Housing Finance Reform Report

October changes?

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It’s that time of year when we hold our collective breath in the hopes that HUD will be gentle when it comes to enacting further changes to the Home Equity Conversion Mortgage.

There have been reports that the Financial Assessment has reduced defaults significantly, yet even so continued HECM claims from earlier books of business (reverse mortgages written in previous years) are likely to continue. In other words, no product changes can erase future losses in pending HECM loan terminations.

Major HECM changes typically come every two years. What should we anticipate in the final months of 2019? October 2017 brought us PLF reductions, single-tiered upfront FHA insurance premiums and a reduced interest rate floor from five to three percent. 2018 being the interim year brought us the Collateral Risk Assessment or the second appraisal rule.

There are no clues as to what further changes HUD may enact for the federally-insured reverse mortgages. However, we are interested in what you see as the most likely changes we will see enacted beginning in October.

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HECM Changes: Two risks remain

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The HECM’s philosophy shapes risk management
measures & future reforms

Few are asking an underlying question that will shape every effort to curb future losses or HECM claims against the Federal Housing Administration’s Mutual Mortgage Insurance Fund. That question is if the Home Equity Conversion Mortgage is a true mortgage loan or a social program. On its face many would answer- of course, it’s a mortgage loan. Mortgage loans by their very nature are designed to mitigate risk over time. The reverse mortgage being a collateralized loan solely dependent on the remaining equity at loan termination seeks to the reduce risk of losses by adjusting loan proceeds based on the age or life expectancy of the youngest borrower. But there are two other risk factors that may be eroding the economic value of the Home Equity Conversion Mortgage: the assumed annual 4% appreciation rate and deferred property maintenance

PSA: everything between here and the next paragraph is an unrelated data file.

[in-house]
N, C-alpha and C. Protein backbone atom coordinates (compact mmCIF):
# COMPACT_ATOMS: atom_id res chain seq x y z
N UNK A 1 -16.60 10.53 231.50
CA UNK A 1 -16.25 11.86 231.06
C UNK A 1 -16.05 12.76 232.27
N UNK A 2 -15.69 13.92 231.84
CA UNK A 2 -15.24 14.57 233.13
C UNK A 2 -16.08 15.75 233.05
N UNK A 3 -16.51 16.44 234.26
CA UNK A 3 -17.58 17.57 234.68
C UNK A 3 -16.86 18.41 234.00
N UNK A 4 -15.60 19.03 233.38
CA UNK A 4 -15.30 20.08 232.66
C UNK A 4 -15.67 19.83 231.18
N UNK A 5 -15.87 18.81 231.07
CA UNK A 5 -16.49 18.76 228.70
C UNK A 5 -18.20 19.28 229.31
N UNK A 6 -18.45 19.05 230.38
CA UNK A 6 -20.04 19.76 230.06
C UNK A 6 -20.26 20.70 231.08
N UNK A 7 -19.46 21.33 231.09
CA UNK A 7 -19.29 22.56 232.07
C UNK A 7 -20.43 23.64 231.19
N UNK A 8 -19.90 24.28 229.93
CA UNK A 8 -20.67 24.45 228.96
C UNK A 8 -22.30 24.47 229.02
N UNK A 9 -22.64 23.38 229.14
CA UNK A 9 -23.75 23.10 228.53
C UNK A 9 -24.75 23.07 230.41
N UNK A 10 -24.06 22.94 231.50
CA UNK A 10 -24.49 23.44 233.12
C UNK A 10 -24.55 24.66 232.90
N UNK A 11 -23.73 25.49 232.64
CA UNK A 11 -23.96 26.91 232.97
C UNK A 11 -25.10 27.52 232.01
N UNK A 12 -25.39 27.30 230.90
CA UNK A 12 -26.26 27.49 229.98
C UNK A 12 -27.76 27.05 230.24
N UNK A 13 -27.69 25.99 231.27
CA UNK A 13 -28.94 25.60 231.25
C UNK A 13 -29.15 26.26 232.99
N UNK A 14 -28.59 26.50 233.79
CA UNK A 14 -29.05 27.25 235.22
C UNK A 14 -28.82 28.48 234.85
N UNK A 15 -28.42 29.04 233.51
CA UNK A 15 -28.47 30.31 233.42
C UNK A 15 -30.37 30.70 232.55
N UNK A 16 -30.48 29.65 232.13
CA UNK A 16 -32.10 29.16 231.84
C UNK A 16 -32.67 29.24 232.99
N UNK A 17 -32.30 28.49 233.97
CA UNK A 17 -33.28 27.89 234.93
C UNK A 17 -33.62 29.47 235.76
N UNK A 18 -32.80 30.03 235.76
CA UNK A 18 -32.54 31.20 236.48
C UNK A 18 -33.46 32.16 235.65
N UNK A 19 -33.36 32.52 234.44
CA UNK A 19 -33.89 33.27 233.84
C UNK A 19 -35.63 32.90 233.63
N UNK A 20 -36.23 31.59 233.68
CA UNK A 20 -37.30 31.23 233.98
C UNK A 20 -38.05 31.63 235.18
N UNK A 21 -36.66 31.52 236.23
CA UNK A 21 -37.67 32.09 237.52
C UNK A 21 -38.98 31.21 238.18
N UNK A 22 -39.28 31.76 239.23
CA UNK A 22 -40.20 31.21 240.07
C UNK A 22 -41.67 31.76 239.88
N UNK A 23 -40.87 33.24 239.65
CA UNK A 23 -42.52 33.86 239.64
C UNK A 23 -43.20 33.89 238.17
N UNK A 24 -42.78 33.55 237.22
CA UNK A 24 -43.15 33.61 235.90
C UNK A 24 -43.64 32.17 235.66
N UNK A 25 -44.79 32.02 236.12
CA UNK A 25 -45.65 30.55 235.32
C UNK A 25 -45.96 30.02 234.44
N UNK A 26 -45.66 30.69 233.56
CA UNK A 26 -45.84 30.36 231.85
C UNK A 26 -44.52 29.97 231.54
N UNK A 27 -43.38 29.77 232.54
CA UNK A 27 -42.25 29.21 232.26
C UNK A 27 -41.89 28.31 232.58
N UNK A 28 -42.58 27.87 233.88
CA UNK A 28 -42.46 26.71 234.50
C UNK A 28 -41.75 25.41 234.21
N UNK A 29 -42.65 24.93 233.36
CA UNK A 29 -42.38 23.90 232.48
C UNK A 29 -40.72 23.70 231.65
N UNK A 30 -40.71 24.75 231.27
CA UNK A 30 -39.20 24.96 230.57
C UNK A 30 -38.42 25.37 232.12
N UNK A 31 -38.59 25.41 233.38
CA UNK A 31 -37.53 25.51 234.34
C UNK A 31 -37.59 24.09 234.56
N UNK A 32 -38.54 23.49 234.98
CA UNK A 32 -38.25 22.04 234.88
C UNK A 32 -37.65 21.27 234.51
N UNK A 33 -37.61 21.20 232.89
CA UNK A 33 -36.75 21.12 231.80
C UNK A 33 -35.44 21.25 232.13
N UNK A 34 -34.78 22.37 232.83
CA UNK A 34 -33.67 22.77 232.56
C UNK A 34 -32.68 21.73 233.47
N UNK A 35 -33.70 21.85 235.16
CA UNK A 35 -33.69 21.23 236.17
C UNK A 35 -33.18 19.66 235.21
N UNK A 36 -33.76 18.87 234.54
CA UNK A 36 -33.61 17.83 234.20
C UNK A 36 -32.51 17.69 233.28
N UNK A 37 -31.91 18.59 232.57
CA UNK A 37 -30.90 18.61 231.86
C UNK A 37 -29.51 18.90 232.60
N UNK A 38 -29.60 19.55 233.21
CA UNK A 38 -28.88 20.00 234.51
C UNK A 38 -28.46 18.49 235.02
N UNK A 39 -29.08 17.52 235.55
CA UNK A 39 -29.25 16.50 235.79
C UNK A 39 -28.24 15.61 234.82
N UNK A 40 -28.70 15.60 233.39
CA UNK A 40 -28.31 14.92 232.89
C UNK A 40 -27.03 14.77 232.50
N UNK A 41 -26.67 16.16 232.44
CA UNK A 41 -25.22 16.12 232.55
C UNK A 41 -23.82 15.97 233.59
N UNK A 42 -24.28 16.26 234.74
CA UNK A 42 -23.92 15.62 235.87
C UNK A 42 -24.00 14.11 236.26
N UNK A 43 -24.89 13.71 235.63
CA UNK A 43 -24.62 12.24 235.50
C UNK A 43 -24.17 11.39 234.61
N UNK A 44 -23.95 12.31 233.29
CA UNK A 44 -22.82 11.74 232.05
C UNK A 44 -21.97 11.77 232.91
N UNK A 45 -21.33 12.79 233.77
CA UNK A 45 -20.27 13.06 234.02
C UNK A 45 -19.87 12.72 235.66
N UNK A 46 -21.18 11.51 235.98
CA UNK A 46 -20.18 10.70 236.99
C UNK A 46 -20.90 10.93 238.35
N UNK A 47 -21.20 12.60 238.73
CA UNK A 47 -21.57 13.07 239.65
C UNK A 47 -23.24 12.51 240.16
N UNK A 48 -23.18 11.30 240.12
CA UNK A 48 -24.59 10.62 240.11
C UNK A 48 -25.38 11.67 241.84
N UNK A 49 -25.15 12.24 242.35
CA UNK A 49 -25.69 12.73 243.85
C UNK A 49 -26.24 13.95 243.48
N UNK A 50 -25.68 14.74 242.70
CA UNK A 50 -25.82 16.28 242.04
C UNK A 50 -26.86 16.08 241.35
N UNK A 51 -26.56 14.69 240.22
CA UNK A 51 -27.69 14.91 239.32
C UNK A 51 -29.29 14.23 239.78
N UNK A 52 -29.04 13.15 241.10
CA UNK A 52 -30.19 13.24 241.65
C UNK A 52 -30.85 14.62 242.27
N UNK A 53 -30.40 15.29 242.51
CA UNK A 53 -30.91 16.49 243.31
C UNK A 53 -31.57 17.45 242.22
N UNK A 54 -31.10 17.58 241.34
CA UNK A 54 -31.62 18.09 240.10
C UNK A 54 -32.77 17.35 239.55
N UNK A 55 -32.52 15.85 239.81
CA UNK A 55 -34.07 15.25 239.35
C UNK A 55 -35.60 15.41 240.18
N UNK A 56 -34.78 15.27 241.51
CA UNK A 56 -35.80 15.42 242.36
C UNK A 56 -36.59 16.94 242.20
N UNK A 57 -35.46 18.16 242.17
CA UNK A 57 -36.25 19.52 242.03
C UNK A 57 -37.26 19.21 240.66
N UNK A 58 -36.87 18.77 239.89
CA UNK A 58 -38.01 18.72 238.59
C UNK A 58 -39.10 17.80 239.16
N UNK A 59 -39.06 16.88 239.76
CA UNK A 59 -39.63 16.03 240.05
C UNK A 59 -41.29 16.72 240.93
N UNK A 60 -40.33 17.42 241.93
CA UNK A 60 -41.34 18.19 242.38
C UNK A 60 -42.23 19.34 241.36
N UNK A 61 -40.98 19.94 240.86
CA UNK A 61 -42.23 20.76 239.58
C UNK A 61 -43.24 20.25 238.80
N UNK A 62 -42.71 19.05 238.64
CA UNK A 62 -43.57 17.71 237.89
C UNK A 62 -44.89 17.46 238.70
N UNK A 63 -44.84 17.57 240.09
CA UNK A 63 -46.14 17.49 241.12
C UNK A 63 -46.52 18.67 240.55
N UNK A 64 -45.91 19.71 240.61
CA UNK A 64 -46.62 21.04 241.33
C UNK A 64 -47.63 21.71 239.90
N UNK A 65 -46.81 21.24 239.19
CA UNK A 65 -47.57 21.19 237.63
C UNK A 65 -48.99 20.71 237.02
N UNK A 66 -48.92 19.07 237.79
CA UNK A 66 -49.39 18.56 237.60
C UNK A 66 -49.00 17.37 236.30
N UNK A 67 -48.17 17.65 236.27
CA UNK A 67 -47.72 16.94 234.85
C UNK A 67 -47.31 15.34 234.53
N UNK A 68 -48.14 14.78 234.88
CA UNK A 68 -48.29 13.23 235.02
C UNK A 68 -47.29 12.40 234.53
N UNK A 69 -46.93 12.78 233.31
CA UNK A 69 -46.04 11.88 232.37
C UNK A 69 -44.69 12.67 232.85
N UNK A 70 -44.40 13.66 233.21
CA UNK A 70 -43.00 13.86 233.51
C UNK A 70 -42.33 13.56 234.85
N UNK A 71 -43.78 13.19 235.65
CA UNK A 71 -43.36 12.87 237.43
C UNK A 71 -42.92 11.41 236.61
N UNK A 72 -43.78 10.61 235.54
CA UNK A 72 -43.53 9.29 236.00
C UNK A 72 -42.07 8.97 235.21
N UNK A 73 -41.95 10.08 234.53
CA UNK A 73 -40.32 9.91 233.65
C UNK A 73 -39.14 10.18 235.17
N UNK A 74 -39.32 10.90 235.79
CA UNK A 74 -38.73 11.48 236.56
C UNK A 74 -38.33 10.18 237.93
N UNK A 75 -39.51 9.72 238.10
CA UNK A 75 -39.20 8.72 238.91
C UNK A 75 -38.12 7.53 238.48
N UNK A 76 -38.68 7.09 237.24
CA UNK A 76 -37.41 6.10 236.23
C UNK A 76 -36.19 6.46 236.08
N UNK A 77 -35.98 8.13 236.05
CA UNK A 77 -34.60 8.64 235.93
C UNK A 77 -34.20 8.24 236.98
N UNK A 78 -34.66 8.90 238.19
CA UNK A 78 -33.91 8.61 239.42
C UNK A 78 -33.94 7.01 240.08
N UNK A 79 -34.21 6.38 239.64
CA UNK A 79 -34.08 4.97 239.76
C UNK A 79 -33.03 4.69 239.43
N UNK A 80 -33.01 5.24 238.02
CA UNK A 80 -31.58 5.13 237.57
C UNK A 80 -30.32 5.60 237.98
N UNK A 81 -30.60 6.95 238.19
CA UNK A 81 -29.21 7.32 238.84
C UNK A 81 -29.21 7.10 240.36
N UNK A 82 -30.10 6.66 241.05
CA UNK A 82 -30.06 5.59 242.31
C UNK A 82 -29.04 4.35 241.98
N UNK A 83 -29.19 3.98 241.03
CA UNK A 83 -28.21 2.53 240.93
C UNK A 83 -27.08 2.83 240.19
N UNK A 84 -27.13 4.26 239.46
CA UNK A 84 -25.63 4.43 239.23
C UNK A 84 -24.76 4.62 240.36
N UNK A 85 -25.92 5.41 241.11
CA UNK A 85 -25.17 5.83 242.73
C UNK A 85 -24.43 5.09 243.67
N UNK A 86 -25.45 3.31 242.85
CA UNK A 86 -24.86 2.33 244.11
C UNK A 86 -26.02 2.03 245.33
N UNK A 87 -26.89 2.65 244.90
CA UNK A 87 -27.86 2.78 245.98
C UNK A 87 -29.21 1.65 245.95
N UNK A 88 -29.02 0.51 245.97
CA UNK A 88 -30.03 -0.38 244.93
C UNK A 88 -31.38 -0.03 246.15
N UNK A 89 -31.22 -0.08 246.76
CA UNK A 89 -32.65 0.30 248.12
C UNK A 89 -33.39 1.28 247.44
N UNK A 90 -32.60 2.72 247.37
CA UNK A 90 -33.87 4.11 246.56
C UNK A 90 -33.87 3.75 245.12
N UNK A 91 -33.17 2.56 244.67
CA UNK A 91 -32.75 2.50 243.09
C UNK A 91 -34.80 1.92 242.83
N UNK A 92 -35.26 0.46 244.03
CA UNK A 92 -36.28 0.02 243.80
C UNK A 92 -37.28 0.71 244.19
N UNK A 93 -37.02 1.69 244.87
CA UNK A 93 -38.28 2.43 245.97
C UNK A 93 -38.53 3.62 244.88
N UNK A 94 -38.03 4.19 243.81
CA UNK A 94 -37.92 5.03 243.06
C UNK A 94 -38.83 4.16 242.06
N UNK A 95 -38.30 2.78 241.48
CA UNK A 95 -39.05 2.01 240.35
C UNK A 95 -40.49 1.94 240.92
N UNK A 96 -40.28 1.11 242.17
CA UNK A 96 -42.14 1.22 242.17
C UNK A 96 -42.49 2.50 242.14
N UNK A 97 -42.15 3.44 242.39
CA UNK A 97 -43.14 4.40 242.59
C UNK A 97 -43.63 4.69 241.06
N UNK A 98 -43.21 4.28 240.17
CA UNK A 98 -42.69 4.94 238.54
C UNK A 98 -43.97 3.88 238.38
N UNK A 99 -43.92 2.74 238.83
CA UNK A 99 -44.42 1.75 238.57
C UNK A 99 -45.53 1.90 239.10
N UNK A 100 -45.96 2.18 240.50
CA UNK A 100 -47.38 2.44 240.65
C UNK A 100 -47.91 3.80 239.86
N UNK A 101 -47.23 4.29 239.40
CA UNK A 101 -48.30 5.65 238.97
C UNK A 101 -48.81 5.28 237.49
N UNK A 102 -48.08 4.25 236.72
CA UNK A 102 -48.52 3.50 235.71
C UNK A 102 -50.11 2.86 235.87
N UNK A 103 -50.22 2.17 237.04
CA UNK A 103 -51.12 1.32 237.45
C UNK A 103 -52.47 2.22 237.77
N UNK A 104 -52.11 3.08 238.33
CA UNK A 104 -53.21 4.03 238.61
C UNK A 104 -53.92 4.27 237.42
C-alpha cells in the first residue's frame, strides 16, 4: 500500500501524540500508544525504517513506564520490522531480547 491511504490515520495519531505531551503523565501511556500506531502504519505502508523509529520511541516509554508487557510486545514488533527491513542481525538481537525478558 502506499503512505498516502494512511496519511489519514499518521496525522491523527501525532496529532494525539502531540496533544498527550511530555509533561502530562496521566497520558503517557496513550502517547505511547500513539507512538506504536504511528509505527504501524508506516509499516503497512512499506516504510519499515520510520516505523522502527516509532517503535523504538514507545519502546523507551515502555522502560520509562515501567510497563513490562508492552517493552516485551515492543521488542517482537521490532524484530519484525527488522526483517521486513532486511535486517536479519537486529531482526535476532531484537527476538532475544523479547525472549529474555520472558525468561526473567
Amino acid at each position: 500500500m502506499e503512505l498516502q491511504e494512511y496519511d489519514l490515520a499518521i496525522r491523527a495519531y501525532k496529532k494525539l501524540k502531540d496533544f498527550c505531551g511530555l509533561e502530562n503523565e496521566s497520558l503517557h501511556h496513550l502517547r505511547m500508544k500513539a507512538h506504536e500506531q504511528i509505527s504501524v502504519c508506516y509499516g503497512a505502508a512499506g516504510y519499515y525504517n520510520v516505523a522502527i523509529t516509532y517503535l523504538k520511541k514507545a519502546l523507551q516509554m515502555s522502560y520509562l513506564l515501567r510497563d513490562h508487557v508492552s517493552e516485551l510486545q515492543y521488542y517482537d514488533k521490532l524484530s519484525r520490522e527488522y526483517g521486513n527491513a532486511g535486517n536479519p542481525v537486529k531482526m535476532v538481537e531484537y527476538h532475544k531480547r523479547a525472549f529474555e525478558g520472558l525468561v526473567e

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BREAKING- HECM Report: Losses & Future Impact

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New Report Separates & Exposes HECM Liabilities

HUD’s most recent actuarial review and net value of the Home Equity Conversion Mortgage sent shockwaves through the reverse mortgage industry last week.

**Listen to this week’s podcast for the latest reverse mortgage news stories**
The 2017 Fiscal Year actuarial review of the HECM portion of FHA’s MMI fund showed a  present negative net worth of $14.2 billion and a standalone negative net worth of $14.5 billion. With the traditional or forward mortgage book of business generating a positive cash flow value of $1.89 billion, the rationale behind repeated calls by both lawmakers and even the support of HUD Secretary Ben Carson to remove the HECM from the MMI fund become increasingly clear.

One could safely assume that HUD was aware of these developments when it chose to enact further cutbacks to the HECM by decreasing lending ratios in the effort to prevent future losses. Referencing October 2nd changes HUD senior advisor Adolfo Marzol said, “The HECM program has been a substantial net economic drain on…